Sex for sale

THE GOVERNMENT is considering radical new criminal legislation that would shift the Garda’s approach to prostitution by making it illegal for a man to buy sex but not for a woman to sell it.

The legislation would put the Garda’s emphasis on prosecuting male clients rather than targeting women working as prostitutes. Similar laws introduced in Sweden that target male clients and have halved street prostitution over 10 years. The Swedish legislation bans the purchase of sex by men but not the sale of sex by women, thus putting male clients at the centre of criminality around prostitution.ent of Justice.

Sweden became the first European state to ban the sale of sex in 1999. Similar legislation has since been introduced in Norway and Iceland. If the same laws were introduced here, it is hoped the move would reduce the demand for sex from men because they would be more fearful of being caught.

At present the Criminal Law (Sexual Offences) Act 1993 makes it a criminal offence to solicit on the street or any other public place for the purposes of prostitution. A woman working as a prostitute can be prosecuted, as can a man trying to buy sex or a third party such as a pimp.

However, it is not a criminal offence to buy or sell sex in the Republic.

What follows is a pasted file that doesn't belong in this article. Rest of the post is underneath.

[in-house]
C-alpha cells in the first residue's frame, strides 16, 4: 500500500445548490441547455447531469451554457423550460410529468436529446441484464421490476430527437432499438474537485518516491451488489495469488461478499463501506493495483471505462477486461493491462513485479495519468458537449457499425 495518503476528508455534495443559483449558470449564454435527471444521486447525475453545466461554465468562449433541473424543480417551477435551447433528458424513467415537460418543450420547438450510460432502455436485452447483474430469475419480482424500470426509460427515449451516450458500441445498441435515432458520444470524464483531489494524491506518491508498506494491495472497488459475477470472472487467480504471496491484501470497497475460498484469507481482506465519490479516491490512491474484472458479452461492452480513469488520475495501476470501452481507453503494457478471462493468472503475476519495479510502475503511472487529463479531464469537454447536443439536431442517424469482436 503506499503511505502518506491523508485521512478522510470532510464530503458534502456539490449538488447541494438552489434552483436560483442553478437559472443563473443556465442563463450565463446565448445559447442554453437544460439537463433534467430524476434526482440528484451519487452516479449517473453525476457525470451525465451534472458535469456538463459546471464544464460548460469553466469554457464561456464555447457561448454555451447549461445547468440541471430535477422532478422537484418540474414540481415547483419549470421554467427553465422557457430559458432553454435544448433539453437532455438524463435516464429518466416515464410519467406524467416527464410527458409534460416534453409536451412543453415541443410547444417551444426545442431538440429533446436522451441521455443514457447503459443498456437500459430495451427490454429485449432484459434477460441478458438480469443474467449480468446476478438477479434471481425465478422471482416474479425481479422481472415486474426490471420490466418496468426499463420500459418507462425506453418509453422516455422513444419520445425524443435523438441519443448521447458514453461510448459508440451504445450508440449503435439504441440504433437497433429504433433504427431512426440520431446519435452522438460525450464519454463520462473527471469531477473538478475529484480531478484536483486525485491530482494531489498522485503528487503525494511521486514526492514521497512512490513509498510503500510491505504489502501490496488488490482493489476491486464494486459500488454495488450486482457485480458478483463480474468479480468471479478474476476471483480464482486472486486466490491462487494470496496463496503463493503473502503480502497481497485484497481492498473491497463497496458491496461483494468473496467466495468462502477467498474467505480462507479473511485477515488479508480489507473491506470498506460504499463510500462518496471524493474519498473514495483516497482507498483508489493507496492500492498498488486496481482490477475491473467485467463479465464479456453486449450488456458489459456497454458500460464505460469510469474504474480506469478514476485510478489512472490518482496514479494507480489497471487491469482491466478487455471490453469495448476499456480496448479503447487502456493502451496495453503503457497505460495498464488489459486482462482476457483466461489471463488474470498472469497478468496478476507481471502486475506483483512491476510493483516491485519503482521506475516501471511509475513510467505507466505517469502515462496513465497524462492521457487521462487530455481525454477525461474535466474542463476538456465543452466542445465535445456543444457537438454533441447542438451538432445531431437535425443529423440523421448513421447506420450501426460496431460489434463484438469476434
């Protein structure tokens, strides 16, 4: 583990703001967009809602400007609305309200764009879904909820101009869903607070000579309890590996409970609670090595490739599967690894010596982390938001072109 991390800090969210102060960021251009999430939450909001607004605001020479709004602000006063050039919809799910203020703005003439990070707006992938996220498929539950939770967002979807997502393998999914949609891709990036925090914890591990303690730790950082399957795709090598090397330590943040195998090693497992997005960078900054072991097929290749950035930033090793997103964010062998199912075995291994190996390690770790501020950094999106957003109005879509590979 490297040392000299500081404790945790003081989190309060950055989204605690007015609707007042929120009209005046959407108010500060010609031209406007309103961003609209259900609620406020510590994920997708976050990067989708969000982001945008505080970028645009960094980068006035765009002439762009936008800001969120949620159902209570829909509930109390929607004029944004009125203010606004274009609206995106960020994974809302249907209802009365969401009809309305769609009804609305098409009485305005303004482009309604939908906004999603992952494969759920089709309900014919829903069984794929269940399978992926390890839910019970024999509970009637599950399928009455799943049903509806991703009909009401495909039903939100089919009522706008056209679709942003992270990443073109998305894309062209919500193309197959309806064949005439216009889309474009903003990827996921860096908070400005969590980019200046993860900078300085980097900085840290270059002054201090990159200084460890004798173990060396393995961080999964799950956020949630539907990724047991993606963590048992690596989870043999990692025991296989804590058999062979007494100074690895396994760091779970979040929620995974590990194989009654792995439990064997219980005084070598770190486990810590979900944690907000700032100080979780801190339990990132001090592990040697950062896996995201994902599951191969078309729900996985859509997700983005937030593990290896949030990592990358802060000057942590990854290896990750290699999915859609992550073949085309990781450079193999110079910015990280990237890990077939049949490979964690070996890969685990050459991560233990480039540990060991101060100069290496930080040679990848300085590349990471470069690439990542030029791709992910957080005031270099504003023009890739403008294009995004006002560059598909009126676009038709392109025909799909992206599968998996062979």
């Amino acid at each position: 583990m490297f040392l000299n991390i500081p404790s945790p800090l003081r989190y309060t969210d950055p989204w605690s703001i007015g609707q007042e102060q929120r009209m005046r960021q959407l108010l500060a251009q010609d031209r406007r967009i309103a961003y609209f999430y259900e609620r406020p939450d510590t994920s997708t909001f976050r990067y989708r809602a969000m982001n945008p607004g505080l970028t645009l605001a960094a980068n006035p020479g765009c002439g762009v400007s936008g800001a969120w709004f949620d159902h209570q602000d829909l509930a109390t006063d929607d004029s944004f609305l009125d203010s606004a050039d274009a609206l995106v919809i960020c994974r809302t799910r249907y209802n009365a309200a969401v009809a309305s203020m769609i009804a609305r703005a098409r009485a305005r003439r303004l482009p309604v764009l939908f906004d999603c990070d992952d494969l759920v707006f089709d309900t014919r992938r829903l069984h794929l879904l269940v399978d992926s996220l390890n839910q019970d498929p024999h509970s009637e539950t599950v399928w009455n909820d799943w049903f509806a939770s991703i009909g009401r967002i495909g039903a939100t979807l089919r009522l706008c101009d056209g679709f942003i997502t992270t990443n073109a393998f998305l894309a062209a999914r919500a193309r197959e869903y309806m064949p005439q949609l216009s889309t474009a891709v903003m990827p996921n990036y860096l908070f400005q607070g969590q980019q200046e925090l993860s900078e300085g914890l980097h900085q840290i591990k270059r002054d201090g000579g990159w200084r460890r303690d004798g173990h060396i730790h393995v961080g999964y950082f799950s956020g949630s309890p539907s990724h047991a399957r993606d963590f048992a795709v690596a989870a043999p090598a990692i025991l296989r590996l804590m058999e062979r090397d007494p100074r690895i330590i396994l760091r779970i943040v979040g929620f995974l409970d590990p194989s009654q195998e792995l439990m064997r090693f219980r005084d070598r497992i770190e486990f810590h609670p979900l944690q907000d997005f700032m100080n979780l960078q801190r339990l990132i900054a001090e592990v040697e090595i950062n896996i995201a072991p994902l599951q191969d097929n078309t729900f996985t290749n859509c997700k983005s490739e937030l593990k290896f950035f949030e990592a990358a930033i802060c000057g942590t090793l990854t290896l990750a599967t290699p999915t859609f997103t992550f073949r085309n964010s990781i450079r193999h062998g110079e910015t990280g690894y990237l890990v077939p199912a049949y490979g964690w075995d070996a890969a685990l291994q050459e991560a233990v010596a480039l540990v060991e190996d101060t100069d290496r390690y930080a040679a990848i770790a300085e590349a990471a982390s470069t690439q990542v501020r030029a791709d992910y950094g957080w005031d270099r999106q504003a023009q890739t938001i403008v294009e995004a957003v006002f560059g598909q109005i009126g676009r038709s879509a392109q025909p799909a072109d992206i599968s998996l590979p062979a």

This anomaly makes it difficult for the Garda to prosecute women’s clients unless they are caught on the street.

A huge portion of the Republic’s prostitution trade is conducted behind closed doors in apartments run as brothels that are advertised online as escort services.

It is almost impossible for gardaí to prosecute those involved in that end of the trade because of its covert nature.

However, a new law introducing a clear ban on the purchase of sex would greatly aid the Garda in that regard. It would mean any evidence, such as telephone records, that emerged linking a client to a prostitute or a brothel could be used to prosecute.

Men would no longer have to be caught soliciting or kerb crawling. Women could still be prosecuted for soliciting but not for the sale of sex.

Conor Lally wrote some of this in the Irish Times report.

Comment: This proposed law is off target. Why would the government want to ban the purchase of sex by citizens from willing sellers provided the whole transaction is completed in private. The question of public health from sexually trasmitted diseases arises but this can be catered for in other ways as it is at present. The planning laws can be used to deal with brothels in apartments as can the tax laws and revenue audits. In short, commercial sex should be licenced and taxed and not subject to Scandinavian-style censorious hypocrisy.

I am not aware that street prostitution is a huge problem nationwide that requires a change in the law. This proposed new law is also discriminatory on the grounds of sex.